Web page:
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Hydra emerges from the shadows

Date:
July 15, 2015
Source:
NASA
Summary:
Since its discovery in 2005, Pluto's moon Hydra has been known only as a fuzzy dot of uncertain shape, size, and reflectivity. Imaging obtained during New Horizons' historic transit of the Pluto-Charon system and transmitted to Earth early this morning has definitively resolved these fundamental properties of Pluto's outermost moon.
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Hydra.
Credit: NASA-JHUAPL-SwRI

Since its discovery in 2005, Pluto's moon Hydra has been known only as a fuzzy dot of uncertain shape, size, and reflectivity. Imaging obtained during New Horizons' historic transit of the Pluto-Charon system and transmitted to Earth early this morning has definitively resolved these fundamental properties of Pluto's outermost moon.

Long Range Reconnaissance Imager (LORRI) observations revealed an irregularly shaped body characterized by significant brightness variations over the surface. With a resolution of 2 miles (3 kilometers) per pixel, the LORRI image shows the tiny potato-shaped moon measures 27 miles (43 kilometers) by 20 miles (33 kilometers).

Like that of Charon, Hydra's surface is probably covered with water ice, the most abundant ice in the universe. Observed within Hydra's bright regions is a darker circular structure with a diameter of approximately 6 miles (10 kilometers). Hydra's reflectivity (the percentage of incident light reflected from the surface) is intermediate between that of Pluto and Charon.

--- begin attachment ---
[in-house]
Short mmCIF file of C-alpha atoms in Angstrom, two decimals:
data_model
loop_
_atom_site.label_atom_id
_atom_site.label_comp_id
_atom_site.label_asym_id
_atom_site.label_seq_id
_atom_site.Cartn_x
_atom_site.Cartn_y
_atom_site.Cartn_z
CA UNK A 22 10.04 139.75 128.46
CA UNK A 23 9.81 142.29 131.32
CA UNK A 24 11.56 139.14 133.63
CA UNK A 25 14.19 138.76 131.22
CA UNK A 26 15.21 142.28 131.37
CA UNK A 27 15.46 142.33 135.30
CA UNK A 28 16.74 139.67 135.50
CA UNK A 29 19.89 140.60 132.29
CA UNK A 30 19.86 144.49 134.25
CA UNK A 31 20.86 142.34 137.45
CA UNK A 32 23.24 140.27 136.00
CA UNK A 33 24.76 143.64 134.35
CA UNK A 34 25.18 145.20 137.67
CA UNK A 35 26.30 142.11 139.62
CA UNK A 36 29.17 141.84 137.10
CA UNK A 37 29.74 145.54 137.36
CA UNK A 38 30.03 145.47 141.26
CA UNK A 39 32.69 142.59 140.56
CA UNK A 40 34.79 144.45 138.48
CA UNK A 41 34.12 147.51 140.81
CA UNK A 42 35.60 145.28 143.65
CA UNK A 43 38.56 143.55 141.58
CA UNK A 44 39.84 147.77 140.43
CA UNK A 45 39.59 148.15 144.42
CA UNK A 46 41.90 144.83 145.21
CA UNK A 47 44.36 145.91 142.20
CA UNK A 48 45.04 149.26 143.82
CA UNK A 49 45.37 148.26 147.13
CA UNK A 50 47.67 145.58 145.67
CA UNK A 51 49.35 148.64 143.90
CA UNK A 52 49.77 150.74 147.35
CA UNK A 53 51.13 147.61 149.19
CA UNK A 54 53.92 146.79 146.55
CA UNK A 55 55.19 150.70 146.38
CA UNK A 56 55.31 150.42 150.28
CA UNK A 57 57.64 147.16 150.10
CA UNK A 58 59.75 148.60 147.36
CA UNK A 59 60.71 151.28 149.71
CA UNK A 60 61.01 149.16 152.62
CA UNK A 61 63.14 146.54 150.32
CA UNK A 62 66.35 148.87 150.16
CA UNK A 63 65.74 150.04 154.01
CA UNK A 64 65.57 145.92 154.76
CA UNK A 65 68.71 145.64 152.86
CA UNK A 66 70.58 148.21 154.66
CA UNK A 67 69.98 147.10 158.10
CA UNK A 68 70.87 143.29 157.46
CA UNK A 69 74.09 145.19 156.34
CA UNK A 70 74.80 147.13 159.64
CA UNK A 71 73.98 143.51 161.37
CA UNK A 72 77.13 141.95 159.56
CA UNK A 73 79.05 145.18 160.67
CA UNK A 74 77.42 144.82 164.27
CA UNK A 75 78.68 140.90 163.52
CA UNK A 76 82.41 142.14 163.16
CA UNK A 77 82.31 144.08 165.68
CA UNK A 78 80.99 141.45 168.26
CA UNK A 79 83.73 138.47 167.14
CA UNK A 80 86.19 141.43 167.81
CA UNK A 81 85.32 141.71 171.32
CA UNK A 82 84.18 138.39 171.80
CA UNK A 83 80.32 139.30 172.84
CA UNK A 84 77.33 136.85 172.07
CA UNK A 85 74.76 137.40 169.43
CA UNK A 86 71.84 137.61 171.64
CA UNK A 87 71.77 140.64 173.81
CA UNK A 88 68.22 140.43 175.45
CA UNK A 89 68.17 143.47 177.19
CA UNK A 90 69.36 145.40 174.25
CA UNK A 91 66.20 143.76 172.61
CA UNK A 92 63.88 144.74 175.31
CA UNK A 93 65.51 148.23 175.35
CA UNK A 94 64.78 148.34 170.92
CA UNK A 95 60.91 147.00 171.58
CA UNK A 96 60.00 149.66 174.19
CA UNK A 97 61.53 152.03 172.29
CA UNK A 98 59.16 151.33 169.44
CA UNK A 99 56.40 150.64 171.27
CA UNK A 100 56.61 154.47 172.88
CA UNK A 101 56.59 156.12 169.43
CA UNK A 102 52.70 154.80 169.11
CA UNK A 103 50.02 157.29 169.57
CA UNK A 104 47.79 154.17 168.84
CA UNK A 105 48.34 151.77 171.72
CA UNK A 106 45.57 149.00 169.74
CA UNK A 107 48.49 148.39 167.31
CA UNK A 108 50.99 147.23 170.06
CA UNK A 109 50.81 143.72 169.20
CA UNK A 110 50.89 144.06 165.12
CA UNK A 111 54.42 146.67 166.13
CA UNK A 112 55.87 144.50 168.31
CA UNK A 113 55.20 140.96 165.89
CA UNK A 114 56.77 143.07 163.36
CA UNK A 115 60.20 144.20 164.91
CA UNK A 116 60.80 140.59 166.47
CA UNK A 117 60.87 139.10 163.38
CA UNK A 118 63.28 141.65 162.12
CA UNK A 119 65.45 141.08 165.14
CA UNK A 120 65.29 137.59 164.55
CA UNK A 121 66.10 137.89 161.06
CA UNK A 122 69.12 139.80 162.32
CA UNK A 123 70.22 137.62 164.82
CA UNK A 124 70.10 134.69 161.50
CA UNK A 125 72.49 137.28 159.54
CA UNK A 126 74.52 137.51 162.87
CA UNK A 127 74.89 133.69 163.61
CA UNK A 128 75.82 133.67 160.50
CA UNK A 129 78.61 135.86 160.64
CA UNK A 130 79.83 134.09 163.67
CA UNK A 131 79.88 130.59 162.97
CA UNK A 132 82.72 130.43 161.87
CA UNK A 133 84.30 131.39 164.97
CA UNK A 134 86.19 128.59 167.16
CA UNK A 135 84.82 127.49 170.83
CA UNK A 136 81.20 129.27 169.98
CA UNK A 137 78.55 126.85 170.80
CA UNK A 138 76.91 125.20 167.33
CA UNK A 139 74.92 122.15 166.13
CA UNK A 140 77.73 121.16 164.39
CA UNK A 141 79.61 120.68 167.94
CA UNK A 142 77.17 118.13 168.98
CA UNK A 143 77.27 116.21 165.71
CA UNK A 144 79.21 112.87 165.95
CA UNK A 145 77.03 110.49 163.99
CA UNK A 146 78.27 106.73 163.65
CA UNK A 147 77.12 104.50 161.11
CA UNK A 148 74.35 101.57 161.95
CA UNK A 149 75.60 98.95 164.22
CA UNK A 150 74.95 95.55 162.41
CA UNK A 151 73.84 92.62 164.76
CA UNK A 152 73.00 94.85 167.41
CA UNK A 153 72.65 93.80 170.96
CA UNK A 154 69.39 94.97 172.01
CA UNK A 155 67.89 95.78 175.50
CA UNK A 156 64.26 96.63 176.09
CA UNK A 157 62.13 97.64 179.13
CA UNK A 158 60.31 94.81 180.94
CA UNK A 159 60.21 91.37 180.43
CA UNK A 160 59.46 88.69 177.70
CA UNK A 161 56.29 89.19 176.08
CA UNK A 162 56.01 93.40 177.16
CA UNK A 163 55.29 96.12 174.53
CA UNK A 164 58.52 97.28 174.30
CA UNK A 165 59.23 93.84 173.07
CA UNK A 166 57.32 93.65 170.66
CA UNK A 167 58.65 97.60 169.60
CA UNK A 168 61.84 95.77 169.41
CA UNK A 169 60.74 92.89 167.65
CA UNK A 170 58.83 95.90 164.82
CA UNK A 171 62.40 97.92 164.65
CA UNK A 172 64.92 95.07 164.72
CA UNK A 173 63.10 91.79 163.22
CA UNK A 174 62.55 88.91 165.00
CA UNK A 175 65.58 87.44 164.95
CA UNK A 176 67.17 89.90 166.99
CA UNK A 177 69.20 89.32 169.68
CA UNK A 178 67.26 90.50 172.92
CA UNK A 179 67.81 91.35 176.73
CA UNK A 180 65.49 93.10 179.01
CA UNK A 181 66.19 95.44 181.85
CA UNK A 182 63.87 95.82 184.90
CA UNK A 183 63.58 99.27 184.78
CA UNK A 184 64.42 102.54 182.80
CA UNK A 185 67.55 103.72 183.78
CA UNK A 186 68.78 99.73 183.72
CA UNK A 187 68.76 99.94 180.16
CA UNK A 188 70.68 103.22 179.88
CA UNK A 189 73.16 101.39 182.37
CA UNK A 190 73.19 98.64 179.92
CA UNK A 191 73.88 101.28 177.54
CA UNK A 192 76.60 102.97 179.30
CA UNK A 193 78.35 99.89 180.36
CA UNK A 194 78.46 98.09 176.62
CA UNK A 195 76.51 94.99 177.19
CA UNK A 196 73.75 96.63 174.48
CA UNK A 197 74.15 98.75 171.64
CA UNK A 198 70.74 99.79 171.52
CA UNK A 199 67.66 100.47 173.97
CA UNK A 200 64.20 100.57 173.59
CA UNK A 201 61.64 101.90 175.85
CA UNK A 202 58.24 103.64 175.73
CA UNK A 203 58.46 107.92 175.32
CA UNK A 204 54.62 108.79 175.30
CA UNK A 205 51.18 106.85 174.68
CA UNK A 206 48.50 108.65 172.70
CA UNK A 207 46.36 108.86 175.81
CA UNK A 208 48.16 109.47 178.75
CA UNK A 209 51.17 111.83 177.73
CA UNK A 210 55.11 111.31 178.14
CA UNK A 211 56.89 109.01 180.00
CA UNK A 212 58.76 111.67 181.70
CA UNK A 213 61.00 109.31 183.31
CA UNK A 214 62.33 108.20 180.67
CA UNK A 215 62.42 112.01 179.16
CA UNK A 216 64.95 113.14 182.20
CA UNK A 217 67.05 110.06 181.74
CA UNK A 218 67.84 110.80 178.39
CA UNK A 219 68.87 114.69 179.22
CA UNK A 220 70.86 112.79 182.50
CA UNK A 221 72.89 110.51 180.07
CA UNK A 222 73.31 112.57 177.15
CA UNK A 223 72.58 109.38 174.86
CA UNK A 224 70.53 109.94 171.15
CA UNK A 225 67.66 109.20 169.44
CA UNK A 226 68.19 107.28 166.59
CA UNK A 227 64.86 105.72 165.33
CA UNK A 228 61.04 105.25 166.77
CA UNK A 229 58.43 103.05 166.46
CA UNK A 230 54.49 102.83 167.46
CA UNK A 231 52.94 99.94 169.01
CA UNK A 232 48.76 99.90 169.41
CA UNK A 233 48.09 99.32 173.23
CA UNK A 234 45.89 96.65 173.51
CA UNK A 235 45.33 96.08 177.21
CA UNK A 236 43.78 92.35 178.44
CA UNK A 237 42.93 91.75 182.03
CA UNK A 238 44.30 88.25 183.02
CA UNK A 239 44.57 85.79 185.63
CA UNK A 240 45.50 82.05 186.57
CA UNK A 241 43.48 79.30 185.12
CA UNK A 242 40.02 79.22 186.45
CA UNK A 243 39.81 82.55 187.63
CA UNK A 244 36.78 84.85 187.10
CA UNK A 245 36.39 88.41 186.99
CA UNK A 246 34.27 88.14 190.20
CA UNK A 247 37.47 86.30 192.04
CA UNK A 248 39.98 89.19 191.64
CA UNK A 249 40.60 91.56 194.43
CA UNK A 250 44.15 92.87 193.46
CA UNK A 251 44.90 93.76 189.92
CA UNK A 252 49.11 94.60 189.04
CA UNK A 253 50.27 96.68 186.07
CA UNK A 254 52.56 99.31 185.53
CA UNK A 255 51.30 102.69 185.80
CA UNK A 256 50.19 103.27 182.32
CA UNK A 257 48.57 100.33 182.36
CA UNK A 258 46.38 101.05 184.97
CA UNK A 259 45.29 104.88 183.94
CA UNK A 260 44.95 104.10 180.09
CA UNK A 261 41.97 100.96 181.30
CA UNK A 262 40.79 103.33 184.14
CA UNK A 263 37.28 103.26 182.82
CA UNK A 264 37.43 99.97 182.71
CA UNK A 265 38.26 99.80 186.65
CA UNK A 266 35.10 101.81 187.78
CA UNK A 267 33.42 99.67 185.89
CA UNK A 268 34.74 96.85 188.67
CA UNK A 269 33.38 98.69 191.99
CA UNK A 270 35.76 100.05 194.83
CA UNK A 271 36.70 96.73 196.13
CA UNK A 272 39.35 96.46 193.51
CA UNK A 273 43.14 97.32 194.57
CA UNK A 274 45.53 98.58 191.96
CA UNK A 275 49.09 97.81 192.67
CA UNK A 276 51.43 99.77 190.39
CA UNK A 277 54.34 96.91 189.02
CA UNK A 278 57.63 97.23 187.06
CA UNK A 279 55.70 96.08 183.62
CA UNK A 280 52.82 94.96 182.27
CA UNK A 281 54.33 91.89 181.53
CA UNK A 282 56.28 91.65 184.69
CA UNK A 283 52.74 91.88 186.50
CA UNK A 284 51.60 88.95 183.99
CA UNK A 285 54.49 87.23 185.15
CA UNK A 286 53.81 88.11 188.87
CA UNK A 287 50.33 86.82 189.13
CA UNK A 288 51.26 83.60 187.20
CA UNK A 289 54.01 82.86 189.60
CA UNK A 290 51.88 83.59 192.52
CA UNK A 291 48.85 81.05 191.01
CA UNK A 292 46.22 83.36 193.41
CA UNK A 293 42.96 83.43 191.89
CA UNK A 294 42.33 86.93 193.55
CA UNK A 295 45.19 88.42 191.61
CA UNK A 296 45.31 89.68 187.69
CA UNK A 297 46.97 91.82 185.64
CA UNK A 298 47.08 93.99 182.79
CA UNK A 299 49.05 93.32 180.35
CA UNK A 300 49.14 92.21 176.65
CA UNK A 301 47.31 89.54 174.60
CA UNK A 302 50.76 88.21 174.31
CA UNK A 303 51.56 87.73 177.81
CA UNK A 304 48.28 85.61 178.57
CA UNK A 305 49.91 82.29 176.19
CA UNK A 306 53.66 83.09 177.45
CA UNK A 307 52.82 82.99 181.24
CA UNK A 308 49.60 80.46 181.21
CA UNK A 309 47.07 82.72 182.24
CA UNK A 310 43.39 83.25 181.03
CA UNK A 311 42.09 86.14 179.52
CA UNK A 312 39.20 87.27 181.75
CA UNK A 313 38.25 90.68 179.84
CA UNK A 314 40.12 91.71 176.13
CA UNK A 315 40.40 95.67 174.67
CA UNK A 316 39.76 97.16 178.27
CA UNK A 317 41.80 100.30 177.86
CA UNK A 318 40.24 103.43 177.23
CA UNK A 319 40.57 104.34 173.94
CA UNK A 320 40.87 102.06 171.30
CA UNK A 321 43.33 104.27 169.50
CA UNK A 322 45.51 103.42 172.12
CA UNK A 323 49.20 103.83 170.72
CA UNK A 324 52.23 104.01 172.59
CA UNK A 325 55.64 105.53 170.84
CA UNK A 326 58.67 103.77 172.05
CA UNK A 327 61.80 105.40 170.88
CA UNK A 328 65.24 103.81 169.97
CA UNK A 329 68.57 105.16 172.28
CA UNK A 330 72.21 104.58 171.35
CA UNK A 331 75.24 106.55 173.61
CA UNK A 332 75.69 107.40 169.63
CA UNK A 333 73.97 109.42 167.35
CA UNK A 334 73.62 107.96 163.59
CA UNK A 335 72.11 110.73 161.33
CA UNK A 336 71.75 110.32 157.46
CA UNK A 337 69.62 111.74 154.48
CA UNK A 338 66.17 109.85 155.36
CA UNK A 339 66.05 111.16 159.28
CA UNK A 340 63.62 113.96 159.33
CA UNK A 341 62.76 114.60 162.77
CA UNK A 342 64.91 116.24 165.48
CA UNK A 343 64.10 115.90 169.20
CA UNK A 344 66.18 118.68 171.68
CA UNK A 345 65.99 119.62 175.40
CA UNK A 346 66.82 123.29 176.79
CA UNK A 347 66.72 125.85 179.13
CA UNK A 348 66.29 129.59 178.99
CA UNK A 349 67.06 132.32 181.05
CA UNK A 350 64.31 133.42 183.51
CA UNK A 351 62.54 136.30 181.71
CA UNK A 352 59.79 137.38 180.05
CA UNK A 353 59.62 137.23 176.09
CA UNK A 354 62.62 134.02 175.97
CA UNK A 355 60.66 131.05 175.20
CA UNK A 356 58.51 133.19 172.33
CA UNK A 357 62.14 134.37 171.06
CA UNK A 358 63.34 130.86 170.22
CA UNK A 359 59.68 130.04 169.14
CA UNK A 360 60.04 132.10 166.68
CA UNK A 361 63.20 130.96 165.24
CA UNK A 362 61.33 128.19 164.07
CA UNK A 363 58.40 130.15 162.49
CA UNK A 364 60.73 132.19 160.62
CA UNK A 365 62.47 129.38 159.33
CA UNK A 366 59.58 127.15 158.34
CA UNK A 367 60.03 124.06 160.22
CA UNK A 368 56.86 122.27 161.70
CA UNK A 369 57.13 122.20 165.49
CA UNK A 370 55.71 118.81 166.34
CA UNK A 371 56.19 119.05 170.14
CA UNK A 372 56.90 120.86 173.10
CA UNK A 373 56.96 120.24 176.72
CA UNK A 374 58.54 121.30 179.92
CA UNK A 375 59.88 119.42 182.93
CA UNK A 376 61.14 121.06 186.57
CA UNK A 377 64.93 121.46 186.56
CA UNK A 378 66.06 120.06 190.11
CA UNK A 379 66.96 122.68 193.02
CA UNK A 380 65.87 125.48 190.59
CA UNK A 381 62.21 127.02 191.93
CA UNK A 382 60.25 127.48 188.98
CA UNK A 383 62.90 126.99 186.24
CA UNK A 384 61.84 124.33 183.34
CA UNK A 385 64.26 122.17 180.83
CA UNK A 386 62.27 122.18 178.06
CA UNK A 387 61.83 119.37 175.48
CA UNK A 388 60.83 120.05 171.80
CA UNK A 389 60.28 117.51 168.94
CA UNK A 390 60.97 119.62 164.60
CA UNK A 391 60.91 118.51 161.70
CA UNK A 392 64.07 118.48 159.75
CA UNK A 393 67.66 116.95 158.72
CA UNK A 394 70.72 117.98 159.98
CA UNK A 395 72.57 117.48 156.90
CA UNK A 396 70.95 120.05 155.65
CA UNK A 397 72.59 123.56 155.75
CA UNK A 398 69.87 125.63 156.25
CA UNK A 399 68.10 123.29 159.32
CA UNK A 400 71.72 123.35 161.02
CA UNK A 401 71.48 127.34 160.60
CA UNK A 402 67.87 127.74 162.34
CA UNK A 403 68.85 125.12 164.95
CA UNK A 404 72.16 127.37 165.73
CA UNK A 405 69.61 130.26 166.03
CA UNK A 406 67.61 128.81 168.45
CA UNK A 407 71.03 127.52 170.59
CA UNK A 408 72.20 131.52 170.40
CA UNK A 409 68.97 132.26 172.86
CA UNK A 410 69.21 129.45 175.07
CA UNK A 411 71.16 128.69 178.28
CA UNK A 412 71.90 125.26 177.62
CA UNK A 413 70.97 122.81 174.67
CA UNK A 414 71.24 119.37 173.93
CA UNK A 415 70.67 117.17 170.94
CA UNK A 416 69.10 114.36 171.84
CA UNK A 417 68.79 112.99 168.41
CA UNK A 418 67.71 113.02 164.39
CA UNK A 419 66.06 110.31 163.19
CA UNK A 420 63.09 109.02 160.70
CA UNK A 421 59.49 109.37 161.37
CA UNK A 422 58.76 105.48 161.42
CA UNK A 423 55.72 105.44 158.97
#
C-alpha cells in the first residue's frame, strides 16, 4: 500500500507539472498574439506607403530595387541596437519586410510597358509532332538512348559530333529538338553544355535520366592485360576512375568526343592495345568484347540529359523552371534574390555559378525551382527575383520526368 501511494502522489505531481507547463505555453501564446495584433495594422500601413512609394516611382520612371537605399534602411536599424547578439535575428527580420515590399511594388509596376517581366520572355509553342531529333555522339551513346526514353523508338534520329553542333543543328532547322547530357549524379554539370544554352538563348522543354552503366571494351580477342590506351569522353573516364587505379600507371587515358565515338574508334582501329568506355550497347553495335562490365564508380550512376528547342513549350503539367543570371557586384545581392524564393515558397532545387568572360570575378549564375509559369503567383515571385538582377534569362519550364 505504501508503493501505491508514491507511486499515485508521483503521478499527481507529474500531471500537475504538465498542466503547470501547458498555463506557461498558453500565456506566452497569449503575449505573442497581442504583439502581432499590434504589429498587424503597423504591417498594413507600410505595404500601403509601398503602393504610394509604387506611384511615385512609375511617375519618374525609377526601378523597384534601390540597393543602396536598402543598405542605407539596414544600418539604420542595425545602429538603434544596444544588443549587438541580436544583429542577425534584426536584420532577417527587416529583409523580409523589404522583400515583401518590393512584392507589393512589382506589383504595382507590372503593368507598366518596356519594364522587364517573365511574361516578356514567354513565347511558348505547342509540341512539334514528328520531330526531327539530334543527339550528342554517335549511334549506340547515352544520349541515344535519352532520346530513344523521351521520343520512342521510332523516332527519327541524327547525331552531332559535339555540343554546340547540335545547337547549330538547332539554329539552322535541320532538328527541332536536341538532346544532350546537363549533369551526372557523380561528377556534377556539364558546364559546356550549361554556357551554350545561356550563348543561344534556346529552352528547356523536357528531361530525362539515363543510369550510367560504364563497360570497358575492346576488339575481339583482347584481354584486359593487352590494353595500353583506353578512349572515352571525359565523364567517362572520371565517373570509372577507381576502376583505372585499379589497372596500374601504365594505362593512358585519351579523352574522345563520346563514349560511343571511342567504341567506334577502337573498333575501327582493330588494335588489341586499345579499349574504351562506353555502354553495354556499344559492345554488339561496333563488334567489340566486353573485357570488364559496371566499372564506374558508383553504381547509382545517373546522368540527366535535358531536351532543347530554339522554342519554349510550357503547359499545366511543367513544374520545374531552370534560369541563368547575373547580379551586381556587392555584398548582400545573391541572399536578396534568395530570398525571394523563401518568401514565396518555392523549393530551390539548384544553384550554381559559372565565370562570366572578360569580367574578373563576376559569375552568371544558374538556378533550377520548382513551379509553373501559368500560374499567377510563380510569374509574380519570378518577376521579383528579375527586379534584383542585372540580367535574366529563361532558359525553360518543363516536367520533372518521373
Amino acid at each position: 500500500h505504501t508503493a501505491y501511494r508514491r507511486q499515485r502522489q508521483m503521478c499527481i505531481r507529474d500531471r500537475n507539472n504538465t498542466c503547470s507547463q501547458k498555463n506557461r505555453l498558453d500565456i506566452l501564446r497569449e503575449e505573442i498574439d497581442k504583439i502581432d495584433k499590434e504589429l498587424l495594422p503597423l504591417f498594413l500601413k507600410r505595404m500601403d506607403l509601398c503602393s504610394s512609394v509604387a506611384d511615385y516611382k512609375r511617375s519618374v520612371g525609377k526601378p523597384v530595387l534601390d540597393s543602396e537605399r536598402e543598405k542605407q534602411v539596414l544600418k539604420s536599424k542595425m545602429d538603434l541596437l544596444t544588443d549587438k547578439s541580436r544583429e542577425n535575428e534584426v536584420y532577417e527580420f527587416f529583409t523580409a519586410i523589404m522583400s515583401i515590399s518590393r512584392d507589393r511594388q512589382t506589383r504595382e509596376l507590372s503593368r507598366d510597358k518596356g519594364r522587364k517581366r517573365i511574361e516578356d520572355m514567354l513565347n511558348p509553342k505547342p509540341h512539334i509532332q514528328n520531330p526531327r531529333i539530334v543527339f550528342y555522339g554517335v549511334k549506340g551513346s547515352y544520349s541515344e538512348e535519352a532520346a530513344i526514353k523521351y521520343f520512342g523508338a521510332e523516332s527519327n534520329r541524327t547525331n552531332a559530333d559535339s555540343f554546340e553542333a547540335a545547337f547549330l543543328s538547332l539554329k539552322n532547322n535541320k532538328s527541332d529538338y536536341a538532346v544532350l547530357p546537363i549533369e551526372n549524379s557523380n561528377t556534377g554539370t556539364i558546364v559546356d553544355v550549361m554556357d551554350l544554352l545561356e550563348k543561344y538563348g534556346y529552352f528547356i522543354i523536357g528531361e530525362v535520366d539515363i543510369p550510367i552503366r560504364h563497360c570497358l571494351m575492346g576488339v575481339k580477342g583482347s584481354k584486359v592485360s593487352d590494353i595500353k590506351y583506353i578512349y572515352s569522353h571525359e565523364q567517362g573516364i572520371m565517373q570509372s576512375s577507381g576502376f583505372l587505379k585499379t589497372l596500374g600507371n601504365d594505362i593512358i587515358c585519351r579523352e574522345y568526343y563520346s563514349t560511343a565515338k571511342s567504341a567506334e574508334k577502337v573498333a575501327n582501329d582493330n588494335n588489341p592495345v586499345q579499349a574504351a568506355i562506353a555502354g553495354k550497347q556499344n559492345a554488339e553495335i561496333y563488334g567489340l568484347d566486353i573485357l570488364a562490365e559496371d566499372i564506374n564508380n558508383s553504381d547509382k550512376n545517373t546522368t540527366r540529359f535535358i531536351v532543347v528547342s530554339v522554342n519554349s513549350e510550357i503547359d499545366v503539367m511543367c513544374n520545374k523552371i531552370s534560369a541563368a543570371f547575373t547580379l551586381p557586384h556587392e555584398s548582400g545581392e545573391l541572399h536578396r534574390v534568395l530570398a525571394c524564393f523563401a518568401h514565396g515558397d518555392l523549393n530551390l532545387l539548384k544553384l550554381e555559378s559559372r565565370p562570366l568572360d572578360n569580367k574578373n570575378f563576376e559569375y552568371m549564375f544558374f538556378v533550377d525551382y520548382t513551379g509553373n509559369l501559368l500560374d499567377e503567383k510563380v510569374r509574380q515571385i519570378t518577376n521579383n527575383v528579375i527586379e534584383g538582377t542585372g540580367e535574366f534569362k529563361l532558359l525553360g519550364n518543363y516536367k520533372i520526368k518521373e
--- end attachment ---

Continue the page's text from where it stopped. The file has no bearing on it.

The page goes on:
"New Horizons has finally nailed the basic physical properties of Hydra," says Hal Weaver, New Horizons Project Scientist and LORRI science operations lead. "We're going to see Hydra even better in the images yet to come."

Hydra was approximately 400,000 miles away from New Horizons when the image was acquired.


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Cite This Page:

NASA. "Hydra emerges from the shadows." ScienceDaily. ScienceDaily, 15 July 2015. <www.sciencedaily.com/releases/2015/07/150715161910.htm>.
NASA. (2015, July 15). Hydra emerges from the shadows. ScienceDaily. Retrieved May 29, 2017 from www.sciencedaily.com/releases/2015/07/150715161910.htm
NASA. "Hydra emerges from the shadows." ScienceDaily. www.sciencedaily.com/releases/2015/07/150715161910.htm (accessed May 29, 2017).

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